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Is there a way (eg. a binary hack into Finder) to stop it from creating .DS-Stores on LOCAL Volumes?

I am using Leopard, therefore these don't work:

Also, BlueHarvest slows down my computer.

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migrated from Nov 26 '11 at 15:38

This question came from our site for computer enthusiasts and power users.

See: Prevent MacOS from making .* and ._* files — any specific reason why you don't want these? – slhck Nov 15 '11 at 14:36
@slhck: blueharvest works, but slows down my computer. I am looking for something like this – kinokijuf Nov 15 '11 at 17:19
I forgot that TotalFinder only works on ≥ 10.6, sorry. – slhck Nov 15 '11 at 17:25
This question would be too localized if it was specific to Leopard and earlier. Answers could just mention the current lowest or highest supported version where applicable. – user495470 Nov 16 '11 at 0:11
up vote 2 down vote accepted

Third party solutions

In my experience, BlueHarvest is best in class. Technically, it is not an answer to the question; it can remove but not prevent .DS_Store files.

If BlueHarvest is effective but does not suit your use case, it becomes difficult to give an acceptable answer to your question.

If you have no acceptable third party solution, then you must work with what's integral to Leopard …

Without a third party solution: restrain your use of Finder

By avoiding the views that you do not wish to save, you can prevent creation of .DS_Store files.

Most users will find it difficult to restrain themselves in this way, but it's a true answer within the limitations of the question. for an annotated view of where Matt Deatherage (a former engineer at Apple) explains .DS_Store and other types of file.

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I haven't found any way to keep them from being created, but you can delete them automatically with a script


find ~ -name .DS_Store -exec /bin/rm -f -- {} \;`

exit 0

Run it every X minutes via launchd or cron. It takes almost no time to run on my several-year-old iMac. It will only search your $HOME (~) but that's where most of them will be. Change ~ to / if you want to catch them all, but that will take much longer to run, so adjust the frequency accordingly.

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You could also use find ~ -name .DS_Store -delete. And don't forget the -name flag — without it the command would apply to all files in ~ and ./.DS_Store. – user495470 Nov 27 '11 at 0:50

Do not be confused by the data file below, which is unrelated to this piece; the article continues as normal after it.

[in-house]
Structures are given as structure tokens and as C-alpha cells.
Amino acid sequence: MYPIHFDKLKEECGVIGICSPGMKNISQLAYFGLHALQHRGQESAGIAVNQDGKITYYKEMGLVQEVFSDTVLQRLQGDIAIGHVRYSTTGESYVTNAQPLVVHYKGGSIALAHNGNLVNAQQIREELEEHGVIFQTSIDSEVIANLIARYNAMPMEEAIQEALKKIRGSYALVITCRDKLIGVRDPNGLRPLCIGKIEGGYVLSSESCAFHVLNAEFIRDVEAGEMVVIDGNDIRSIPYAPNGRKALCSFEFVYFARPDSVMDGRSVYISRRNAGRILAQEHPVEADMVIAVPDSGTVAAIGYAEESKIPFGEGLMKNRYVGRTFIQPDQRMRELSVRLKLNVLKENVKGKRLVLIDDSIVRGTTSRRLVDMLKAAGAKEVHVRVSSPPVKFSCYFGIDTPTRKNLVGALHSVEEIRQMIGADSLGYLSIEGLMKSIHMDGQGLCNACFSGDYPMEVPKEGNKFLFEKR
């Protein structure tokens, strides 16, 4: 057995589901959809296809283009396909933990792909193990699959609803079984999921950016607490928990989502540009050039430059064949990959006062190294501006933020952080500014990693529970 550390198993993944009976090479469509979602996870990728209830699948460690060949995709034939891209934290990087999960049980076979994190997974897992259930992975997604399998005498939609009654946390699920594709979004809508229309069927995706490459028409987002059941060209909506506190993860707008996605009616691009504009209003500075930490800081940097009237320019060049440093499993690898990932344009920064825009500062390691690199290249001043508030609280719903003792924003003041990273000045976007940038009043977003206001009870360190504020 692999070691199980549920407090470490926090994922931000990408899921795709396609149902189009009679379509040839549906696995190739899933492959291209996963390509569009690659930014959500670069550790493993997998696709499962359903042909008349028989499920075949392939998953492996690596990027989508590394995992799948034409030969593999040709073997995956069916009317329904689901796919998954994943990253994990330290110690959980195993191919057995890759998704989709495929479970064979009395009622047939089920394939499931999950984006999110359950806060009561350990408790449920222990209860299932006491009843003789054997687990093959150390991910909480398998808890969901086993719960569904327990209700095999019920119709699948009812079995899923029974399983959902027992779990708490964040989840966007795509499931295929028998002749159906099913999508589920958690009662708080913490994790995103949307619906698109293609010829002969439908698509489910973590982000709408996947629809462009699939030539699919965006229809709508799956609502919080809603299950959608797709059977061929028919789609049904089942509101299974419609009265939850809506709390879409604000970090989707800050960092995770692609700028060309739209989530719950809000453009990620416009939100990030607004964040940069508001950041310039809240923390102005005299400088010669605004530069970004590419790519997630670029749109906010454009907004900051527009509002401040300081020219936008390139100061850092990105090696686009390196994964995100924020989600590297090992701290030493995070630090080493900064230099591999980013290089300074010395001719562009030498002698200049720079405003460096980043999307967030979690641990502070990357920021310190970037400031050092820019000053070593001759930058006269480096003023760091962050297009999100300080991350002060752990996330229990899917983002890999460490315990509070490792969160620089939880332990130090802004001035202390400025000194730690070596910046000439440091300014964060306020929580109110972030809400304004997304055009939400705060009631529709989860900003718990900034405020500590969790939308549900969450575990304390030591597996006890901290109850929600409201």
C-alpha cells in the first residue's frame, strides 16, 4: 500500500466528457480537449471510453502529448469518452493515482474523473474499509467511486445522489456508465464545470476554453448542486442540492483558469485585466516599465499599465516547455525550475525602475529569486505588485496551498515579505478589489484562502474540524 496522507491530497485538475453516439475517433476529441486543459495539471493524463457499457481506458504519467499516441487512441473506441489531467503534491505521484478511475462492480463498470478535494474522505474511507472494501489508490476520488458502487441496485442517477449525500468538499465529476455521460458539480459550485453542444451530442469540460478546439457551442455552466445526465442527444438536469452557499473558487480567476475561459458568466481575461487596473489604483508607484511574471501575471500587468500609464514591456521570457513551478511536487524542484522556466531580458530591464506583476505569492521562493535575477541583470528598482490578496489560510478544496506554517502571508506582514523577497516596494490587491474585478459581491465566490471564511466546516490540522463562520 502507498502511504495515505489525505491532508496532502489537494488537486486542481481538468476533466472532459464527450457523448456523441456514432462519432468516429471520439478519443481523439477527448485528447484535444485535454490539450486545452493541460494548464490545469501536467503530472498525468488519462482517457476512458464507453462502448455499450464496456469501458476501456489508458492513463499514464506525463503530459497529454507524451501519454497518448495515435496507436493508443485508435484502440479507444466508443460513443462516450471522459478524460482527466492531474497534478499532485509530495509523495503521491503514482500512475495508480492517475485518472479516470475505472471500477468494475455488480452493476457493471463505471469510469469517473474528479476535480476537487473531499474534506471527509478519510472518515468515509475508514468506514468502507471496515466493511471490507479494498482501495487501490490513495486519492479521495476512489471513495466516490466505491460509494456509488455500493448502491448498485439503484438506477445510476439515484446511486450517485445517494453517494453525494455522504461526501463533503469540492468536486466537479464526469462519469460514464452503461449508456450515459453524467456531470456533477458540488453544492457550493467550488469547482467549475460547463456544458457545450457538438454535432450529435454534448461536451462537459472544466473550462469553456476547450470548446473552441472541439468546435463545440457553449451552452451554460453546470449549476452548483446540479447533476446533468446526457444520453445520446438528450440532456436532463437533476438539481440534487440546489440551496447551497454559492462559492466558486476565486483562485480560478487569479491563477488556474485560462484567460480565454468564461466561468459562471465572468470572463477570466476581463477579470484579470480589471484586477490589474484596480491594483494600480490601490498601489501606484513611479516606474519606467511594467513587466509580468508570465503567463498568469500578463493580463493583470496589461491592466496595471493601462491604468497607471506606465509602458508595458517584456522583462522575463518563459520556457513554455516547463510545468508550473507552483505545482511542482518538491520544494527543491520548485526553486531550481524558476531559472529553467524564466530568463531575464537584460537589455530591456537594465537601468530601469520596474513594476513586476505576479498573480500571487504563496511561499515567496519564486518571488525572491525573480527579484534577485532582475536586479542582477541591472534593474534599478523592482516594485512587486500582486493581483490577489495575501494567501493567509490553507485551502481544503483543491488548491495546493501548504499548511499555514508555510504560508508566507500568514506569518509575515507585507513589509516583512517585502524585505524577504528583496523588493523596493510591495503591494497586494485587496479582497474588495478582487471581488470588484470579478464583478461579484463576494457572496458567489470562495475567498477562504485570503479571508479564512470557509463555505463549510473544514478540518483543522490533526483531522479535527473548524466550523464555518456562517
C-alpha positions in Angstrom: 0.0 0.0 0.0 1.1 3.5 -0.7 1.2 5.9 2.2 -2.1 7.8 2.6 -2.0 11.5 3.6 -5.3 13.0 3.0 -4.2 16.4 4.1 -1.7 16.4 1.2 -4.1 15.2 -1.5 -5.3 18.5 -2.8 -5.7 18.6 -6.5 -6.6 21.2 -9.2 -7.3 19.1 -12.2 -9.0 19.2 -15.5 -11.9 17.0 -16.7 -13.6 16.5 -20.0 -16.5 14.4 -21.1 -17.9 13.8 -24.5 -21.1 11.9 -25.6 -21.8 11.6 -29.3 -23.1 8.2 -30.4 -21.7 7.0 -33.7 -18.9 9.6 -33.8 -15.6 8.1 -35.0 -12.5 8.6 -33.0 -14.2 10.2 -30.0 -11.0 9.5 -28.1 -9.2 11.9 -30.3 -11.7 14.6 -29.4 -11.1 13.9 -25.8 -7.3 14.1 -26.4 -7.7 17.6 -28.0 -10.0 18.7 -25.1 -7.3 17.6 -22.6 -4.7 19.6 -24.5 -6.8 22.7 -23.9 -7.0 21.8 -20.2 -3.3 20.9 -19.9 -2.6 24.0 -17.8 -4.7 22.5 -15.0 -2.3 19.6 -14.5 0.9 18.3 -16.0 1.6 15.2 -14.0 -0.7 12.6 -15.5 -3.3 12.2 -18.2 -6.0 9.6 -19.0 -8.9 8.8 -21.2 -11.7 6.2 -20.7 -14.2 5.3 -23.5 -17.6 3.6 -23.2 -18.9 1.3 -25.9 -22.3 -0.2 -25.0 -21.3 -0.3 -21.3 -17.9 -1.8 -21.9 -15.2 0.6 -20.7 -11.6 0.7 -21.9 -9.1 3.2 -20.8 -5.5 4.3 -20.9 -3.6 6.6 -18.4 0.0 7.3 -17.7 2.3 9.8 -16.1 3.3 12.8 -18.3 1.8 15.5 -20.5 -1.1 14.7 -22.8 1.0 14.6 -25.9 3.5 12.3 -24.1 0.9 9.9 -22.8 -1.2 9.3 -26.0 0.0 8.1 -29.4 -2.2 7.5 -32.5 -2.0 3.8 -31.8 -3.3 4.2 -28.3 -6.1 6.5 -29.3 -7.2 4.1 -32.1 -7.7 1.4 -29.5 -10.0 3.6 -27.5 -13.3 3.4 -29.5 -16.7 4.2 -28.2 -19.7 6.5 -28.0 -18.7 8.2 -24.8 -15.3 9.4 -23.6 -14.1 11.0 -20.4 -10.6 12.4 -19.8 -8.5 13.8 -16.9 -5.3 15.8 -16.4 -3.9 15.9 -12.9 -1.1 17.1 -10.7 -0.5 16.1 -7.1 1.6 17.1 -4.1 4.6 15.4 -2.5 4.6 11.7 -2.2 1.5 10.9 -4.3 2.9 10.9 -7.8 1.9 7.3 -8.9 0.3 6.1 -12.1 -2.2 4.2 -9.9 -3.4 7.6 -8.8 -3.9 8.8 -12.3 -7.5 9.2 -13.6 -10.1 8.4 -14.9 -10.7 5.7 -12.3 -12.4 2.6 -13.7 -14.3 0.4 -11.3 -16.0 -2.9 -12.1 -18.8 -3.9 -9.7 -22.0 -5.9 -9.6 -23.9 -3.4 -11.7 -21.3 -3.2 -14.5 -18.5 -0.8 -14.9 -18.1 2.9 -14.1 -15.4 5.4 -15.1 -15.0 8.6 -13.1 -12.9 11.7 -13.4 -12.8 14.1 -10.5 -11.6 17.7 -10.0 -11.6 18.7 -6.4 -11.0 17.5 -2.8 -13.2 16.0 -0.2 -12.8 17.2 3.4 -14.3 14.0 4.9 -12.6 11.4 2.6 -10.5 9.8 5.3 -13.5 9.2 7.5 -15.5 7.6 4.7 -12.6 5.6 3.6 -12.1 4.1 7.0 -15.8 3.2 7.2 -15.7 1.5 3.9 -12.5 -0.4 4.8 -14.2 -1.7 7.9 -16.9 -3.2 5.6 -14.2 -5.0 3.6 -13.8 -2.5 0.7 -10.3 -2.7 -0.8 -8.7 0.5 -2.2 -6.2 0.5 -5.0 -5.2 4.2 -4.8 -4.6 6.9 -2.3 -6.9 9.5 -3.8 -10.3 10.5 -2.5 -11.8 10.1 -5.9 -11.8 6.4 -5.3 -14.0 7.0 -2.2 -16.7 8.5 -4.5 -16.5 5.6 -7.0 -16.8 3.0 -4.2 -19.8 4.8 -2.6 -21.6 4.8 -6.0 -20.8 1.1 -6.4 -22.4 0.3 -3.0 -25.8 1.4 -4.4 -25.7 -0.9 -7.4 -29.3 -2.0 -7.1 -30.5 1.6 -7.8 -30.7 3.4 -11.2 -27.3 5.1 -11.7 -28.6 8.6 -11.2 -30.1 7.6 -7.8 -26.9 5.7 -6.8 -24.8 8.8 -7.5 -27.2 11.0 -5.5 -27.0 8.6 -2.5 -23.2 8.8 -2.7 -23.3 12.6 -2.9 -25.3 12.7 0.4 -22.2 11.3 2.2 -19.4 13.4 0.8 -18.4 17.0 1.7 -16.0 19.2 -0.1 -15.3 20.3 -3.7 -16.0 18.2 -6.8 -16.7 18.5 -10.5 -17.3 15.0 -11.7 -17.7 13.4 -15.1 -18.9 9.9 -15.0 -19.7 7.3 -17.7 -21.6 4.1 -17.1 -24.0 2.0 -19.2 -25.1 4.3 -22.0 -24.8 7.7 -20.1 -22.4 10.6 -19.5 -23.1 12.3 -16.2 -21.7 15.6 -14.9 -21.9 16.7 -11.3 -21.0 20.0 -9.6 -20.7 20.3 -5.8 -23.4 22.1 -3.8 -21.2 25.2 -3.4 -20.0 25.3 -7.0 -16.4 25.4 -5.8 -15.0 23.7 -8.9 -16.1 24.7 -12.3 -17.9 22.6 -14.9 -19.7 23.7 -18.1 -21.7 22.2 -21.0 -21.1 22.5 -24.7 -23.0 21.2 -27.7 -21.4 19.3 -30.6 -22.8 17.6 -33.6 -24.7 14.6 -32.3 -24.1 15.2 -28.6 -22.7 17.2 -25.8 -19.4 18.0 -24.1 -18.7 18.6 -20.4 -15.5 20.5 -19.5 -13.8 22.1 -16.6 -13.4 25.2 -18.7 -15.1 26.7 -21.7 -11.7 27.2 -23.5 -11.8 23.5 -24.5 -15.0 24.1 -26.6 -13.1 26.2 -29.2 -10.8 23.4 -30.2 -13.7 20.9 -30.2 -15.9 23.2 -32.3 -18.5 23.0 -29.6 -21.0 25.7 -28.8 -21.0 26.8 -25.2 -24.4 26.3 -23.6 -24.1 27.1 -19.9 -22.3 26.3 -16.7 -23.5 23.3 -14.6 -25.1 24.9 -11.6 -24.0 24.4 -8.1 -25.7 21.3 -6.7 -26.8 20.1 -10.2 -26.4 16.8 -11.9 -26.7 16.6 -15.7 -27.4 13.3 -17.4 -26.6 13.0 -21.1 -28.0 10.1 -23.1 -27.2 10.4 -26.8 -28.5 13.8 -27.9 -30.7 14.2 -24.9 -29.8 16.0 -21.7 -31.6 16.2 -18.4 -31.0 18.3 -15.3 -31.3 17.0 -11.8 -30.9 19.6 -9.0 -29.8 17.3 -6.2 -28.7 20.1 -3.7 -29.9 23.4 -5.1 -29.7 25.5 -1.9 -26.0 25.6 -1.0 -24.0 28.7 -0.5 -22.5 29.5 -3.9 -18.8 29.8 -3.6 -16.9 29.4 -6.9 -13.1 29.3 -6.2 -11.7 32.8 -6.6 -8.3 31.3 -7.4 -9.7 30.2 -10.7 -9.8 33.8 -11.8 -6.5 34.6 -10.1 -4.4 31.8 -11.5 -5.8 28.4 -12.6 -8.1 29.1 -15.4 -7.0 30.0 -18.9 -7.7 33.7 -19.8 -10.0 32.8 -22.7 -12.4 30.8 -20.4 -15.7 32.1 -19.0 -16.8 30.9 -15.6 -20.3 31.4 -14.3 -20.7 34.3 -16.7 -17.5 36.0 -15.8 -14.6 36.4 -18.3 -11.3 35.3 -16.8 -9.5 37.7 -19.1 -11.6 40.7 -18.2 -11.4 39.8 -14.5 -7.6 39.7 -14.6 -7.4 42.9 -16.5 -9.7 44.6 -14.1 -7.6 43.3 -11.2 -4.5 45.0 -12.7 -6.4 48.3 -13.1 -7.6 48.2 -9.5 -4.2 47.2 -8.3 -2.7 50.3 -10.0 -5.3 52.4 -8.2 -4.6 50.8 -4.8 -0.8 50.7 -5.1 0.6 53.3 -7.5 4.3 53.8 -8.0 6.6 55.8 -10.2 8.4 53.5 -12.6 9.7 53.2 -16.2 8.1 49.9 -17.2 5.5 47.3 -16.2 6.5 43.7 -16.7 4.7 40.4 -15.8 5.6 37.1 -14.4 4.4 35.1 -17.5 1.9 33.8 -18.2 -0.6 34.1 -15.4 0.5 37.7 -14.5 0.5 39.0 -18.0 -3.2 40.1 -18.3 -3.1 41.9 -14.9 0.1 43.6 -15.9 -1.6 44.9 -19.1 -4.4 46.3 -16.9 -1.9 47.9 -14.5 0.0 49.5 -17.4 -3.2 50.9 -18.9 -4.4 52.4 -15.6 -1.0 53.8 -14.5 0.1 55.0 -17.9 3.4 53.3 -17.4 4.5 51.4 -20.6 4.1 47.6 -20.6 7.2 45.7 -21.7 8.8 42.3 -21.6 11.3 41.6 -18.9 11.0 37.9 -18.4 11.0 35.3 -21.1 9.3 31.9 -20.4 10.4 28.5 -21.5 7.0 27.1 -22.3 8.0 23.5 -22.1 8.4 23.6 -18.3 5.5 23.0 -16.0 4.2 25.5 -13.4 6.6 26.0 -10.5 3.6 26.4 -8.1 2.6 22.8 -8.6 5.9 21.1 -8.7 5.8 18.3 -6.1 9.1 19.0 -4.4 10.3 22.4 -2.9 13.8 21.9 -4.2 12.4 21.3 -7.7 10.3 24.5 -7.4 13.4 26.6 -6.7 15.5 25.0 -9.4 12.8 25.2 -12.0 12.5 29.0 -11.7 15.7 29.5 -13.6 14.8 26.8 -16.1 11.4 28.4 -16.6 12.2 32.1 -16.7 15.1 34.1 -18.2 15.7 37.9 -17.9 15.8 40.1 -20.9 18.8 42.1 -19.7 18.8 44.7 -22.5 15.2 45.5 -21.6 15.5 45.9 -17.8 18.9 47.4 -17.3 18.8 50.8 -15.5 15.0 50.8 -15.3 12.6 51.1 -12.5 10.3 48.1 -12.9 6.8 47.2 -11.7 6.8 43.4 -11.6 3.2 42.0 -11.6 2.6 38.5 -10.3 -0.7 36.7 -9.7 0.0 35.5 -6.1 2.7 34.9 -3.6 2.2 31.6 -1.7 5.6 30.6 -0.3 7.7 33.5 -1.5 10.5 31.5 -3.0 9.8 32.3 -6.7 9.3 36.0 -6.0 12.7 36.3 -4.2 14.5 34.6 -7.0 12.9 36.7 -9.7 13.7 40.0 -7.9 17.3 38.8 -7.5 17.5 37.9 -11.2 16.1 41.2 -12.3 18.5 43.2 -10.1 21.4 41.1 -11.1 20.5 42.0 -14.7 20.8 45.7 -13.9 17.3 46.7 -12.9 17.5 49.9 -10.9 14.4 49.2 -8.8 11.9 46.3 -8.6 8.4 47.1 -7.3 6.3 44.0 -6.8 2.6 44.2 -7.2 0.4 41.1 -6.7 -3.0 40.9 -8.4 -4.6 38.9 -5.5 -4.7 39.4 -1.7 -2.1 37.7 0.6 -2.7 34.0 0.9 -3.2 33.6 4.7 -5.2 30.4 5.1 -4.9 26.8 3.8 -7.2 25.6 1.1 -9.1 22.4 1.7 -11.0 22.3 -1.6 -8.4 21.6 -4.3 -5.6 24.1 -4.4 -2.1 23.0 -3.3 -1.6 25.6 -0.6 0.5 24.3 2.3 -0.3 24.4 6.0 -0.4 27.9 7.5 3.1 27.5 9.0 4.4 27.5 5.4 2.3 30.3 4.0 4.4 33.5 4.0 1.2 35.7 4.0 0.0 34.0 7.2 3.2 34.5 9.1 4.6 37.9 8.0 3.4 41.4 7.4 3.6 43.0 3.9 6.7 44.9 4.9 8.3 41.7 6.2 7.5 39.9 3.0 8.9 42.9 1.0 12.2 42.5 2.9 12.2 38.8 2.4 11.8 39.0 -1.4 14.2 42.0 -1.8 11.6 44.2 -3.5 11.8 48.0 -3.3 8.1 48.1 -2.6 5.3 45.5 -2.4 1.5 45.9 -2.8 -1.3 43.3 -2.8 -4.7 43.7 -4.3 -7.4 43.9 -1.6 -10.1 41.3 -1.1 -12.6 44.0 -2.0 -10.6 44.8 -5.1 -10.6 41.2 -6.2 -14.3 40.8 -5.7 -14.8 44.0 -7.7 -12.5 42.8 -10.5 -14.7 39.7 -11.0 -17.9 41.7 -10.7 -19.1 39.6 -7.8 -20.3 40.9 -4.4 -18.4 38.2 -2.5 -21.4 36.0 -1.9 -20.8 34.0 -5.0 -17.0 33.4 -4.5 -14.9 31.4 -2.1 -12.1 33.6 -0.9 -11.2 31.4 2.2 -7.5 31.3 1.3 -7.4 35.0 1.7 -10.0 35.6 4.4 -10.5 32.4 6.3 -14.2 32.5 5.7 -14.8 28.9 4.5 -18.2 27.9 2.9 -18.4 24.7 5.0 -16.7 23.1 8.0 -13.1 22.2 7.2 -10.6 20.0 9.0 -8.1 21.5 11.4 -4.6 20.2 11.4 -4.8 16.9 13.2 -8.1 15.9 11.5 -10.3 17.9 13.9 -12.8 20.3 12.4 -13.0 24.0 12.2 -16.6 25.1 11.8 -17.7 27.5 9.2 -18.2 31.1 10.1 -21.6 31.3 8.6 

I know that I can use a script, but your answer doesn't answer he question. – kinokijuf Nov 27 '11 at 11:29
The answer to the question is "no." There isn't a way to stop them from being created (except on network shares, which also wasn't the question). This answer tries to achieve the same end result. If SE had a category of reply called "Workaround" I would have put it under that. It's certainly no worse of an "answer" than a daemon attaching to a framework (<>), and much safer than hacking into a system binary, and it runs on any version of Mac OS X. – TJ Luoma Nov 29 '11 at 19:56
Except it doesn't achieve the same end result. Blueharvest is a better workaround (same end result, save for the fact that the computer runs loke a hog). Also asepsis is a driver IIRC. – kinokijuf Nov 30 '11 at 12:49
a) I said "tries to achieve the same end result," namely, not having .DS_Store files on your computer. b) "Better" is a relative term, since slowing down the entire operation of the computer is a significant drawback. c) asepsis is "a kernel extension and an user-space system-wide daemon" and gets "loaded into every launching process" which is fairly close to what I said. You seem much more interested in telling me I'm wrong than accepting help, so I will stop offering it. – TJ Luoma Dec 1 '11 at 14:06

Try this command: defaults write DSDontWriteNetworkStores true in terminal. It seems to work for me.

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It works only for network, not for local volumes. – kinokijuf Nov 15 '11 at 14:20
You are correct. I apologize for my confusion. – Siriss Nov 15 '11 at 19:03
This is the only real case in which i could see .DS_Stores being annoying. They're hidden on Mac OS by default, and are crucial for saving view settings for individual folders – AMomchilov Nov 26 '11 at 23:24
But I don't want to save view settings. – kinokijuf Nov 27 '11 at 9:27

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